Higher levels of fat mass were found to be associated with higher intensity of back pain and related disability in adults, according to a study published in Arthritis Research & Therapy.

A total of 150 individuals aged 25 to 60 years (mean age, 48.6 years; mean body mass index, [BMI], 32.0 kg/m2) who had undergone dual-energy x-ray absorptiometry within 12 months of answering the Chronic Pain Grade Scale between 2008 and 2009 were enrolled in this study. Of those participants, 123 (82%) completed the 3-year follow-up. The Short Form-36 was used to evaluate patients’ health-related quality of life, and the mental component summary of the Short Form-36 was used to assess participants’ mental health. Physical activity was also assessed with a questionnaire.

The 7-item, self-administered Chronic Pain Grade Scale was used to assess back pain intensity and related disability. A pain intensity score ≥50 on a 0 to 100 scale was considered high intensity, and a score of 3 on a 6-point scale was considered high disability back pain. Resolving high-intensity back pain was characterized by high-intensity back pain at baseline but not at follow-up, and persistent high-intensity back pain was defined as high-intensity back pain at baseline and at follow-up.

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The percentages of participants reporting high-intensity back pain at baseline and at follow-up were comparable (22.8% vs 21.1%, respectively). Individuals who reported high-intensity back pain at any time point also had a higher mean BMI compared with patients without high-intensity back pain (mean BMI: resolving pain, 36.5±7.5 kg/m2; developing pain, 37.0±9.5 kg/m2; persistent pain, 36.4±7.9 kg/m2; no high-intensity back pain, 29.7±7.5 kg/m2; P <.001). Patients with high-intensity back pain at any time point had poorer mental health vs patients who did not experience any high-intensity back pain (mean mental component summary score: resolving pain, 42.1±15.6; developing pain, 42.0±16.9; persisting pain, 40.5±15.0; no high-intensity back pain, 48.9±11.7; P =.003).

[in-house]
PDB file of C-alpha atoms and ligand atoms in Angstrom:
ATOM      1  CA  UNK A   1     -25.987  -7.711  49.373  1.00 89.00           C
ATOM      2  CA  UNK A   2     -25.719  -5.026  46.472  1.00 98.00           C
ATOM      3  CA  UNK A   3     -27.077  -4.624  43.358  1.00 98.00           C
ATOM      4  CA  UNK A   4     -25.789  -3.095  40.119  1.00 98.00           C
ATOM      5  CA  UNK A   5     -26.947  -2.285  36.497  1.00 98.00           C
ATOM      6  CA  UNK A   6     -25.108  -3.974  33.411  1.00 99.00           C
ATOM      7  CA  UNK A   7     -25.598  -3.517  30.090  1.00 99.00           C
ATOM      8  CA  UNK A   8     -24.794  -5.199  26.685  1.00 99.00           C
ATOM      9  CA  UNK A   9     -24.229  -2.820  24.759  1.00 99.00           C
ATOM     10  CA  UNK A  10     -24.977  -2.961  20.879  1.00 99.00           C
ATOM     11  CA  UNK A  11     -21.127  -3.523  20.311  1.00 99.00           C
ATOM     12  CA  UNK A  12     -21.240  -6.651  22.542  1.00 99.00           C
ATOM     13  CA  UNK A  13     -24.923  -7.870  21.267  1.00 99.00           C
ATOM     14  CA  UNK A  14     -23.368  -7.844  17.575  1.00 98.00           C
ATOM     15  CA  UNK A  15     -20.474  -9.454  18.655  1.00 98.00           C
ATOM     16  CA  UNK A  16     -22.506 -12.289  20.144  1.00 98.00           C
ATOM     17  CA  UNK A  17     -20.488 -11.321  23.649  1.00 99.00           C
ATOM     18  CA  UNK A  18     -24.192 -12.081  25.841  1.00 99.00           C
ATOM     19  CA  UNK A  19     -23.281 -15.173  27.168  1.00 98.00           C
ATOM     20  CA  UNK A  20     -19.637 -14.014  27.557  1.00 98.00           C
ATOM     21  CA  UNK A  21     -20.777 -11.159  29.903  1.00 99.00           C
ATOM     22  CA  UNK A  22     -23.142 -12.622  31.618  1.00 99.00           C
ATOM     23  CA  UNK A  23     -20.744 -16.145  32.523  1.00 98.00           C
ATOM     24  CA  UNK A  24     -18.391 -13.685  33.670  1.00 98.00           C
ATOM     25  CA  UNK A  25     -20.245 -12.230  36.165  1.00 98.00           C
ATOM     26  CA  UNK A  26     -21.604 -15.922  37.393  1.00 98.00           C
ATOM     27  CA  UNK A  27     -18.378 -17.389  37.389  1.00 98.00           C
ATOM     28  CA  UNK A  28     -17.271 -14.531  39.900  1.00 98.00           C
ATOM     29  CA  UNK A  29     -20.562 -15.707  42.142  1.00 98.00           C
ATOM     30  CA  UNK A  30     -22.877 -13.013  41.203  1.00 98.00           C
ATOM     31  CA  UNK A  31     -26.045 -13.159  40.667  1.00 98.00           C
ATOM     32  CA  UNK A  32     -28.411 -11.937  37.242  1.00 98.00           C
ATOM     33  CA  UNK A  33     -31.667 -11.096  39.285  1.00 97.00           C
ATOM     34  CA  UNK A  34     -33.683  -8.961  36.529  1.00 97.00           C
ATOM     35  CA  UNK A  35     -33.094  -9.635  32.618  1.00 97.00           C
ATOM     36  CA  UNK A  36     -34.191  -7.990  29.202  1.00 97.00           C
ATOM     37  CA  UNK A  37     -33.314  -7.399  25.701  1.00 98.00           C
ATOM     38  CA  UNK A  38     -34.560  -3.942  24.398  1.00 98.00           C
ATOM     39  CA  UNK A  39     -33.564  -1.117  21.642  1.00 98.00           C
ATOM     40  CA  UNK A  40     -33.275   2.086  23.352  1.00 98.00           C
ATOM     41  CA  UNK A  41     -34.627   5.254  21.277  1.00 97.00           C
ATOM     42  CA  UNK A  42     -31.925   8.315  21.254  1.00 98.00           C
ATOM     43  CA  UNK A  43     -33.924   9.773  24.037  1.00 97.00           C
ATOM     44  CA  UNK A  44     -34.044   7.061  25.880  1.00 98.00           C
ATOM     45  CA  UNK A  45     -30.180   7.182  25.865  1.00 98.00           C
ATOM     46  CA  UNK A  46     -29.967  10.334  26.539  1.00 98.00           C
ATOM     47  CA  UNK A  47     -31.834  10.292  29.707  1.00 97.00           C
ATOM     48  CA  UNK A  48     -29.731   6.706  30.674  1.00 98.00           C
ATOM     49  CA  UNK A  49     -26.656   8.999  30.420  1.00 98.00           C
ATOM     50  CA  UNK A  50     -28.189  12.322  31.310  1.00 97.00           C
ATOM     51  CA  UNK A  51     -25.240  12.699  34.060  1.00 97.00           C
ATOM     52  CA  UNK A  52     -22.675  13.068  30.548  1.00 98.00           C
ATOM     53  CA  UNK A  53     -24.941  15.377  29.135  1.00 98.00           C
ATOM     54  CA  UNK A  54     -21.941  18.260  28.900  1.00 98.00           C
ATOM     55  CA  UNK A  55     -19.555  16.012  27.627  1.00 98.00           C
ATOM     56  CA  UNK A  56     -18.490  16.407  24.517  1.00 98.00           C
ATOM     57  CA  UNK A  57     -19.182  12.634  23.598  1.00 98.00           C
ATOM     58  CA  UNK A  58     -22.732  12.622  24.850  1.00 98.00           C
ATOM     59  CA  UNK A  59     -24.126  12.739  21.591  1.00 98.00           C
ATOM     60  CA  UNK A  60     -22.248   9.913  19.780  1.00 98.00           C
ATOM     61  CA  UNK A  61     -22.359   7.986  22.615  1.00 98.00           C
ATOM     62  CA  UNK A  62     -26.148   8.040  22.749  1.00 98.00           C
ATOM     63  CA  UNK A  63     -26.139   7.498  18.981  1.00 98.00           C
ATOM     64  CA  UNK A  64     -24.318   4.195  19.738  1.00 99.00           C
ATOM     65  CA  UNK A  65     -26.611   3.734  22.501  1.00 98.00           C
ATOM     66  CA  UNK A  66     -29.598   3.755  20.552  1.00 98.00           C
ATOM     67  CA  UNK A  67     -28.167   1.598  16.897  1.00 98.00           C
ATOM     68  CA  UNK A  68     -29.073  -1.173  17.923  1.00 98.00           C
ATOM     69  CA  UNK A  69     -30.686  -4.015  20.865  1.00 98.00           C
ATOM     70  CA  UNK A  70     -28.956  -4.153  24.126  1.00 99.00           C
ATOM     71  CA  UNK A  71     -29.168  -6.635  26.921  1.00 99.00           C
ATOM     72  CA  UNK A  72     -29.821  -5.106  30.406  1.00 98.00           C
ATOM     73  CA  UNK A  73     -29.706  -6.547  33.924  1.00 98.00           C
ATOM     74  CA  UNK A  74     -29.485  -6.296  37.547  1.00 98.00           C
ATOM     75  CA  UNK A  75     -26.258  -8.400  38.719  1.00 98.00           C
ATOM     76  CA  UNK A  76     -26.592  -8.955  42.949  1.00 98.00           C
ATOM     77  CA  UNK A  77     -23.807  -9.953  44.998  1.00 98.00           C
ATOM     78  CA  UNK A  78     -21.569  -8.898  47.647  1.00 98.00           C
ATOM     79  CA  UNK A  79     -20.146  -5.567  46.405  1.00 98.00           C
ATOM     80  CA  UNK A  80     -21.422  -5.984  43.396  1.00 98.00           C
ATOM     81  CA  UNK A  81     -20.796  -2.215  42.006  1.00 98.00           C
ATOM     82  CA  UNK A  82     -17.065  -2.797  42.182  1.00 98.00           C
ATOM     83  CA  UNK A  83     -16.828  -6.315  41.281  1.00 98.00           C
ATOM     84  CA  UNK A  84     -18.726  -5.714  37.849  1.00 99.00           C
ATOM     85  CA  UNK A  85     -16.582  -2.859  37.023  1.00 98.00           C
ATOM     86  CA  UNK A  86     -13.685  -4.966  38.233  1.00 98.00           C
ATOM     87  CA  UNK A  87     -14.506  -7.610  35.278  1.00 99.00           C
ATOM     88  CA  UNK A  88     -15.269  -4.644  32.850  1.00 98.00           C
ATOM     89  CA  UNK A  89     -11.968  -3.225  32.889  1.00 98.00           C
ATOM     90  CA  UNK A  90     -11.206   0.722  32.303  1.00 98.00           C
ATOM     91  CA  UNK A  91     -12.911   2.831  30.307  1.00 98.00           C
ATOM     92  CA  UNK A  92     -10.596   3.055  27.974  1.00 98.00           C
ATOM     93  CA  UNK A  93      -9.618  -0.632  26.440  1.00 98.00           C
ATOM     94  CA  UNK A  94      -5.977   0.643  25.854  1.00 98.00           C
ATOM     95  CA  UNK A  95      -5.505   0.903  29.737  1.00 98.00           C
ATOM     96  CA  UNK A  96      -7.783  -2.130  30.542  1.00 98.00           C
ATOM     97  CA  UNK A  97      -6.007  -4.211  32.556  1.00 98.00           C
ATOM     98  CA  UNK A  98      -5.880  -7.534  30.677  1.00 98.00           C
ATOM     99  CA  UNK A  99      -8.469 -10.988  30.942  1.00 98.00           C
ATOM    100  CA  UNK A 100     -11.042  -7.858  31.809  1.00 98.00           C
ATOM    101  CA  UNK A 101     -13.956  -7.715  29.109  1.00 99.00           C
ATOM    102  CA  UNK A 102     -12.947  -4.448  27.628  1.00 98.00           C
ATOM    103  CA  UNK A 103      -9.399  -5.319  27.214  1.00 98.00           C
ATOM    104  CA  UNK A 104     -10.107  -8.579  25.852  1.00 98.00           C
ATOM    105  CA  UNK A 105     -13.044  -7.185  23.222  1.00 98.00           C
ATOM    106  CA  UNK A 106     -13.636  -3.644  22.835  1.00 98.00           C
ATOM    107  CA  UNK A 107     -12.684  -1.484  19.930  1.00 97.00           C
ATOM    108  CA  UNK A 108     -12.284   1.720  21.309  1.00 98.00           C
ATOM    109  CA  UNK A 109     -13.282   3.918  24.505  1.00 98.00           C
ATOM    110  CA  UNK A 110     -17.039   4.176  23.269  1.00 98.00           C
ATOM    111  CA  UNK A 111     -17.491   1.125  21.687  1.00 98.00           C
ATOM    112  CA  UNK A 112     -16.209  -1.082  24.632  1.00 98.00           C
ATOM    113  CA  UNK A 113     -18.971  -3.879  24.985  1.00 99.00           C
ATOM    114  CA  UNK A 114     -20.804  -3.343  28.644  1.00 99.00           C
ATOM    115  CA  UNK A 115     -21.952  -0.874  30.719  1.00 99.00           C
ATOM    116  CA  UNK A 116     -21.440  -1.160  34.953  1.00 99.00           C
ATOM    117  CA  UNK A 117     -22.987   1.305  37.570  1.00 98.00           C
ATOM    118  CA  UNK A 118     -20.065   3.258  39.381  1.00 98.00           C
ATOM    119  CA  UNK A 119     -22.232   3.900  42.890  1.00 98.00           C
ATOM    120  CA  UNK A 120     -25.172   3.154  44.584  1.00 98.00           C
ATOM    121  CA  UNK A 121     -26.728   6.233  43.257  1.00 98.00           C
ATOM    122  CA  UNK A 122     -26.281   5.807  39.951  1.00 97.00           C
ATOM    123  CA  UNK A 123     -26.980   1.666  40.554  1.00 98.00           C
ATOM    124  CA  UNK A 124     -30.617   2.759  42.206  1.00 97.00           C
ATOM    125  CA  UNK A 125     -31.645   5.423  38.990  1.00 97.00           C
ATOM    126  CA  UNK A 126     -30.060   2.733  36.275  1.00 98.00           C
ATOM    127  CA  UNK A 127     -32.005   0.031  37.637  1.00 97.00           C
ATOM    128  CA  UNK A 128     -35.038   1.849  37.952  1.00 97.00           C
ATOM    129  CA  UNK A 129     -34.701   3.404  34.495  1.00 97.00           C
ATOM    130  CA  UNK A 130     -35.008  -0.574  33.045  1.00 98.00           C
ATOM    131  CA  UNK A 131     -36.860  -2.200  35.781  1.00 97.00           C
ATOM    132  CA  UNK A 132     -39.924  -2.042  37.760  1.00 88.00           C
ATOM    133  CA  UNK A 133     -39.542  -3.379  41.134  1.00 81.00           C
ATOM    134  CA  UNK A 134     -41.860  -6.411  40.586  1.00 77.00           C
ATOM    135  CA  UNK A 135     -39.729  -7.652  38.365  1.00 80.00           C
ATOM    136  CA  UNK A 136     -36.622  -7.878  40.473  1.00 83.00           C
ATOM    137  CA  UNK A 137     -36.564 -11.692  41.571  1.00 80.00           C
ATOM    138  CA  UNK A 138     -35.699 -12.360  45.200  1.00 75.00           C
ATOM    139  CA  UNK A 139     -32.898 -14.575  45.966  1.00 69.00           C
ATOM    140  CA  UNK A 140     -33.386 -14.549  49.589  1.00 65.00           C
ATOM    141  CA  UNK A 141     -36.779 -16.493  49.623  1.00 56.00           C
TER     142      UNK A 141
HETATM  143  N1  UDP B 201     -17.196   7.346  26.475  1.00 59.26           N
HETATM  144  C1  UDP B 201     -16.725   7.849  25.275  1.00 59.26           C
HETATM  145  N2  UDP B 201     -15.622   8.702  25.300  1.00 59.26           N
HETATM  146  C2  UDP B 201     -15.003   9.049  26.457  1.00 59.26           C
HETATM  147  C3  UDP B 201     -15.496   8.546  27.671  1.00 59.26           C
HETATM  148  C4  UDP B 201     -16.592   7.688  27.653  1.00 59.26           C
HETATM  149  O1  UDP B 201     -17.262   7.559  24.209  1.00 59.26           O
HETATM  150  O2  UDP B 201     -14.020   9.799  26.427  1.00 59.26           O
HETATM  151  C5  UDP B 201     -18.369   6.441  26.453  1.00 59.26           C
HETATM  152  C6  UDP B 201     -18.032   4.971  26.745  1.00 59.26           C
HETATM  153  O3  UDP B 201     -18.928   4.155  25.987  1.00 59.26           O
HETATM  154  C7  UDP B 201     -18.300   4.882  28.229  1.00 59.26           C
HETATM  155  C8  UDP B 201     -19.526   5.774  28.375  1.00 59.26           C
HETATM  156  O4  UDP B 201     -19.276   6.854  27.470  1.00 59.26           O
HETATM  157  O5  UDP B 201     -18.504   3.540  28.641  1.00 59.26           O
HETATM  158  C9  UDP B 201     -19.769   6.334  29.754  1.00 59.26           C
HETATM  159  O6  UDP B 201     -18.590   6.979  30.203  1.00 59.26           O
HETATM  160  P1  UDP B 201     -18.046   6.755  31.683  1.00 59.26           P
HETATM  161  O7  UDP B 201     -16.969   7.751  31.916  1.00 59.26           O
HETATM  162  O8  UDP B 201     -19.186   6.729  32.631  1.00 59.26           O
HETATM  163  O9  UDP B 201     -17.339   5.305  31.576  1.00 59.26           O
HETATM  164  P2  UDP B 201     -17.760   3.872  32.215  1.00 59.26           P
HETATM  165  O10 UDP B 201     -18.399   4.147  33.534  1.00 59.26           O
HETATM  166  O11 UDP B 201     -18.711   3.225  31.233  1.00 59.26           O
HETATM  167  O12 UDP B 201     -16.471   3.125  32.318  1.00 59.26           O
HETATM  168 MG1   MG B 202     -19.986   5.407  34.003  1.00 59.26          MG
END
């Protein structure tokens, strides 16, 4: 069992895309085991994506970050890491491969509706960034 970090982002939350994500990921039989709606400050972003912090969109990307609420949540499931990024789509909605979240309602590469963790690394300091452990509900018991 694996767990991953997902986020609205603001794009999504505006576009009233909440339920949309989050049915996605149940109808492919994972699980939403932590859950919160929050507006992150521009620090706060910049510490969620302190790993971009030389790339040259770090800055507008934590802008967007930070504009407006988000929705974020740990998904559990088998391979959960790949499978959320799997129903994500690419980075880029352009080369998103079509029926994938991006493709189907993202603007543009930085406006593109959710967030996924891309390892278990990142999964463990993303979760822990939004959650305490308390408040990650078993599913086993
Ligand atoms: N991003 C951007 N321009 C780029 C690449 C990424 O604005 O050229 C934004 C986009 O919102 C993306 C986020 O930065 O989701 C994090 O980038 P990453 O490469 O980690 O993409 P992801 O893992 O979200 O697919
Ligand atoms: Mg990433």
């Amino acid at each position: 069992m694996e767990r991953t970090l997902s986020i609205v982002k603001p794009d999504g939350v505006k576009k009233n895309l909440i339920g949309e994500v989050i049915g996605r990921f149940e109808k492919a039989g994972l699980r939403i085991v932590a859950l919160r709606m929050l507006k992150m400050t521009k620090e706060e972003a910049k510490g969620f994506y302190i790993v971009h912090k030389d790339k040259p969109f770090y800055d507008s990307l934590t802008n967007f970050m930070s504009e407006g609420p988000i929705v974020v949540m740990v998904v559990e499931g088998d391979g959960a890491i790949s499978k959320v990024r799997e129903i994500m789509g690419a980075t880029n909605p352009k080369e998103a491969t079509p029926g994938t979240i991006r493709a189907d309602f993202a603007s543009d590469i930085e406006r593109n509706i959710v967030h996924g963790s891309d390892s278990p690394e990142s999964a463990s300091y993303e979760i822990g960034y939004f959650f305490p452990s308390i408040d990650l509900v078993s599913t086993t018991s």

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There was a 5% increased risk for high-intensity back pain for every 1 kg increase in total body fat mass at baseline during the 3-year study period (odds ratio, 1.05; 95% CI, 1.01-1.09; P =.01) after adjusting for confounding variables. An association was established between a higher android to gynoid ratio and high-intensity back pain (multivariable odds ratio, 1.04; 95% CI, 1.01-1.08; P =.009).

Study limitations include the predominance of women in the cohort (78.1%), and the lack of adjustment for depression in the multivariable analysis.

“The results of this study suggest targeting specifically a reduction in fat mass (not just simply weight loss) to prevent back pain, particularly in those who carry excess fat in the android distribution,” noted the study authors.

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Brady SRE, Urquhart DM, Hussain SM, et al. High baseline fat mass, but not lean tissue mass, is associated with high intensity low back pain and disability in community-based adults. Arthritis Res Ther. 2019;21(1):165.